Heartbreak and tea – InDaily
Nathalie Harkin, Apron-Sadness / Sovereign-Tea (presented by Vitalstatistix and Tarnanthi)
Waterfront, Port Adelaide
Archival poetic installation by Dr Natalie Harkin Apron-Sadness / Sovereign-Tea is an accumulation of years of research and conversation, with a touch of archival fever. Developed in collaboration with Unbound Collective, Indigenous artists, academics and storytellers, it enables Indigenous women to converse with their ancestors and successors.
Harkin, a poet, artist and scholar from Narungga, has searched state archives, reflected on her family’s stories, and engaged with the community to respectfully describe the domestic work histories of Aboriginal women in South Australia. The members of the Unbound Collective – Ali Gumillya Baker, Simone Ulalka Tur, Faye Ross Blanch and Natalie Harkin – work and create together.
This facility is housed in Waterside, now the home of Vitalstatistix, which was originally a workers hall built by the Waterside Workers’ Federation in 1926. This place was also once a base for the first Aboriginal activists in Australia- Southern. Many of the indigenous women honored in the exhibit were once domestic workers deprived of their labor rights. The choice of location is ironic and appropriate.
Apron-Sadness / Sovereign-Tea is made up of several parts. A set table and four chairs take place in the center of the room, enclosed in a circle of light. A lead triptych of indigenous women at work hangs above the stage. This work, See her shine in the sun, was created by artist Narungga Sharene Vandenbroek to order.
A set of four short films – created in collaboration with Unbound Collective – projected onto white sheets hung from three clotheslines. Perfect blue sky backgrounds, dazzling sunrises and sunsets. And the native women sweeping, sweeping. The viewer is lulled by the images and sounds of rhythmic movement.
For all our women of the sun pays homage to the 1981 drama series Women of the sun. The title ironically Days of our lives imagine the life of a servant from morning to night: washing, scrubbing, sweeping, dusting and sewing.
Sovereign tea was inspired by a song by Lou Bennett and reimagined by Katie Inawantji Morrison on violin and Simone Ulalka Tur on vocals. Native women in long white aprons are seated at a table; resting her feet briefly, sharing laughter and sorrow, before returning to household requirements.
In Domestic waltz, four women rub, sweep and mop. In between, they dance in colonial hoop skirts made from copied archival documents. Words written in the sand, such as Stolen and Sovereign, appear and disappear as they clear the floor. The soundtrack is the song My Tjamu, sung by Simone Ulalka Tur and Lou Bennett. Simone’s mother, Mona Ngitji-Ngitju Tur, wrote the original poem this song is based on, and the poem hangs on a clothesline next to white linen underwear.
Items hanging from the other clothesline require more than just a glance. Stories of memory consists of 12 stories printed on white tea towels hung alongside sepia or black and white photographs. The women who generously shared their stories are Pauline O’Brien, Sharon Gollan, Joan Cullen / Chester, Joyleen Thomas, Sharon Meagher, Margaret Brodie, Yhonnie Scarce, Debra Moyle, Simone Ulalka Tur, Ali Gumillya Baker, Angela Flynn with Aunty Dorothy Fox, and Colleen Strangways.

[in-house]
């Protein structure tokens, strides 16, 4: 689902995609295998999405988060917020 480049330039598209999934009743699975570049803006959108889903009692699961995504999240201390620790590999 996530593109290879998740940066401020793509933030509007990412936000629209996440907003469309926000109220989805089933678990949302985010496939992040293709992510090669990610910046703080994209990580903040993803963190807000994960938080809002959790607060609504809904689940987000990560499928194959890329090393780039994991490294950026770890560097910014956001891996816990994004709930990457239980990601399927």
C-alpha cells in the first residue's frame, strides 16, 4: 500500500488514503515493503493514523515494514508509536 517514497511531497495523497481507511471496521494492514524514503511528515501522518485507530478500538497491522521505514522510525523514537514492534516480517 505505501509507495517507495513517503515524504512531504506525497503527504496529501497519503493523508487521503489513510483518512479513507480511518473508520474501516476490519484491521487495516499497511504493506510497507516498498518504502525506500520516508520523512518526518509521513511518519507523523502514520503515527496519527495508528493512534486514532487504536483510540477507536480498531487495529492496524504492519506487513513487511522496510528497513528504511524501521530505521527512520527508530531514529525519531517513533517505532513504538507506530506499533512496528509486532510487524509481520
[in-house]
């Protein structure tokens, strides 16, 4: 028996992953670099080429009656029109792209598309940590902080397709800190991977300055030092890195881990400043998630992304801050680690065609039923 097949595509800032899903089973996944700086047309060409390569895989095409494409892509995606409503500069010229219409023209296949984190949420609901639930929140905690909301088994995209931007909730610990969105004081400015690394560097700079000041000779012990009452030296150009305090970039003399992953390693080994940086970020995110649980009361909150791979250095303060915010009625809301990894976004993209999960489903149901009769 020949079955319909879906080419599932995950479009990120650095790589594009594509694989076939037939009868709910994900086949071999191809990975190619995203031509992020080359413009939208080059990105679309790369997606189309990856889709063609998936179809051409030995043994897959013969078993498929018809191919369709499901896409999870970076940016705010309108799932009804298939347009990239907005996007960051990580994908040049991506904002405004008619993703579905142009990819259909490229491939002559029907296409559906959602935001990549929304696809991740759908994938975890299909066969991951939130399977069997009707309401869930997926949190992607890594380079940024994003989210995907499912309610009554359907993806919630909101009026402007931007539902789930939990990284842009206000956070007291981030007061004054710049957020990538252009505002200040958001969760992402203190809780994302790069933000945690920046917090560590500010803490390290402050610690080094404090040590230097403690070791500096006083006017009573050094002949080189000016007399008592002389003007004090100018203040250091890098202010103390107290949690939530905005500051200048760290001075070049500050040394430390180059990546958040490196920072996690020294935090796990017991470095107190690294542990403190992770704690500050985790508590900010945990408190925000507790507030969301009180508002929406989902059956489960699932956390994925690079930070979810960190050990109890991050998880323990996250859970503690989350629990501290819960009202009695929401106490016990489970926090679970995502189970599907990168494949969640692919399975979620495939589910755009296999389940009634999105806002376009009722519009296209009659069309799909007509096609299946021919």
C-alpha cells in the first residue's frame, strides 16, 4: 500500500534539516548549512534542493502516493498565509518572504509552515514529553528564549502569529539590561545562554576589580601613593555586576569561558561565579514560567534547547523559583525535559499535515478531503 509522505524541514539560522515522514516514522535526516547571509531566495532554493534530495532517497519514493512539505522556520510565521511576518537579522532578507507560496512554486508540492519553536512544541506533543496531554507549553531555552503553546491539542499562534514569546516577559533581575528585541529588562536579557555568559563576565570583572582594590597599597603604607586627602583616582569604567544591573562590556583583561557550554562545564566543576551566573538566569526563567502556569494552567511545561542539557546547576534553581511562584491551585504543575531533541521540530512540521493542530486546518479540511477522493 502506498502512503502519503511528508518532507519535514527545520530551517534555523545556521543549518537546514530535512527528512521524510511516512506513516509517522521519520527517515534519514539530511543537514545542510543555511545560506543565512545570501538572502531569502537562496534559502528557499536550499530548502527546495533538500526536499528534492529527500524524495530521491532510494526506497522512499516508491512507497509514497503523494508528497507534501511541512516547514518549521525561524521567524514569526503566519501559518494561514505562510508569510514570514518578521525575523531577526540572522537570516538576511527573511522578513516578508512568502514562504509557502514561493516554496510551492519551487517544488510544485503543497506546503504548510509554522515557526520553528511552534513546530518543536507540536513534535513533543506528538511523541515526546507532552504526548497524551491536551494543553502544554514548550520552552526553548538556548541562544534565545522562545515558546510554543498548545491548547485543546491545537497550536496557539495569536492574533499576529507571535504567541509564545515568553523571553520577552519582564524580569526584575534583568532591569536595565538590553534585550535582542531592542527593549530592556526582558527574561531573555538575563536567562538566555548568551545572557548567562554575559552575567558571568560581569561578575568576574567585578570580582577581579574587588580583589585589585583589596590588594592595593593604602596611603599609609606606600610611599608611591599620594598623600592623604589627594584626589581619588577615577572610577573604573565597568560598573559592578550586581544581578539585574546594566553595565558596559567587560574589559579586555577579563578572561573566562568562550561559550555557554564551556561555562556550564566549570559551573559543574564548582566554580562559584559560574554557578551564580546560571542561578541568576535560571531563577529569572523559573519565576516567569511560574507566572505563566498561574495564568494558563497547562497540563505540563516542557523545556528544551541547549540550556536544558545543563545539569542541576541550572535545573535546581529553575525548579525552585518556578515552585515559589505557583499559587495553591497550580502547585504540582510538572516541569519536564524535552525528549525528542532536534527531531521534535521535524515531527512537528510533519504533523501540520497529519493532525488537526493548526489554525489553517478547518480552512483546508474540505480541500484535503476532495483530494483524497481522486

There are many objects and images that evoke a sense of nostalgia in Apron-Sadness / Sovereign-Tea. Crisp white linens, crisp white aprons, and sturdy white underwear hanging from clotheslines. A table loaded with white porcelain, perfectly plump scones, jewel-hued jams and crÃ¨me fraÃ®che. Out of nostalgia, questions arise.
Who were the women who washed and laundered the laundry? Working on big brass instruments of boiling water. What happened to women with back pain as they dragged laundry and swept the floor? Sweat for a household they’ve never really been a part of. The answers can be found in the Stories of memory. And the reasoning of combining Apron with Sorrow becomes clearer.
The other duo in the title, Sovereign and Tea, is also found in various elements of the installation. The kettle has been boiled and grandmothers, mothers, aunts and sisters are ready to share laughs, heartaches, good news or gossip. Tea is also familiar for juicy gossip or real talk: someone has the tea and they’re ready to spill it.
Apron-Sadness / Sovereign-Tea spill the tea to show without flinching the truth behind the state-orchestrated bondage. There’s more to this story than the rhythmic sweeping and the well-boiled wash. Sweat and tears were wiped off these aprons by native women who worked for the white master and mistress of the house. However, in the sharing and pouring of tea, there is also sovereignty. The native matriarchs were, are and always will be resolutely sovereign.
Apron-Sadness / Sovereign-Tea is presented by Tarnanthi and Vitalstatistix at Waterside, 11 Nile Street, Port Adelaide. It operates until October 31 and is open Thursday through Sunday. On Saturday October 30, Natalie Harkin will be in conversation with Jackie Huggins. One tea, titled Sovereign Tea: Stirring With Intent, was created by Brewed by Belinda and is available for purchase from Vitalstatistix and Art Gallery of SA, with proceeds going to an Indigenous Women’s Shelter.
A sister exhibition, Sovereign sisters: domestic work by Ali Gumillya Baker, can be seen at the Flinders University Museum of Art.
Karen Wyld is an author living on the South Adelaide Coast. His second novel, Where the fruits fall, won the 2020 Dorothy Hewitt Prize for Unpublished Manuscript. His children’s book, Heroes, rebels and innovators, was released in July 2021.
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This article is supported by the Judith Neilson Institute for Journalism and Ideas.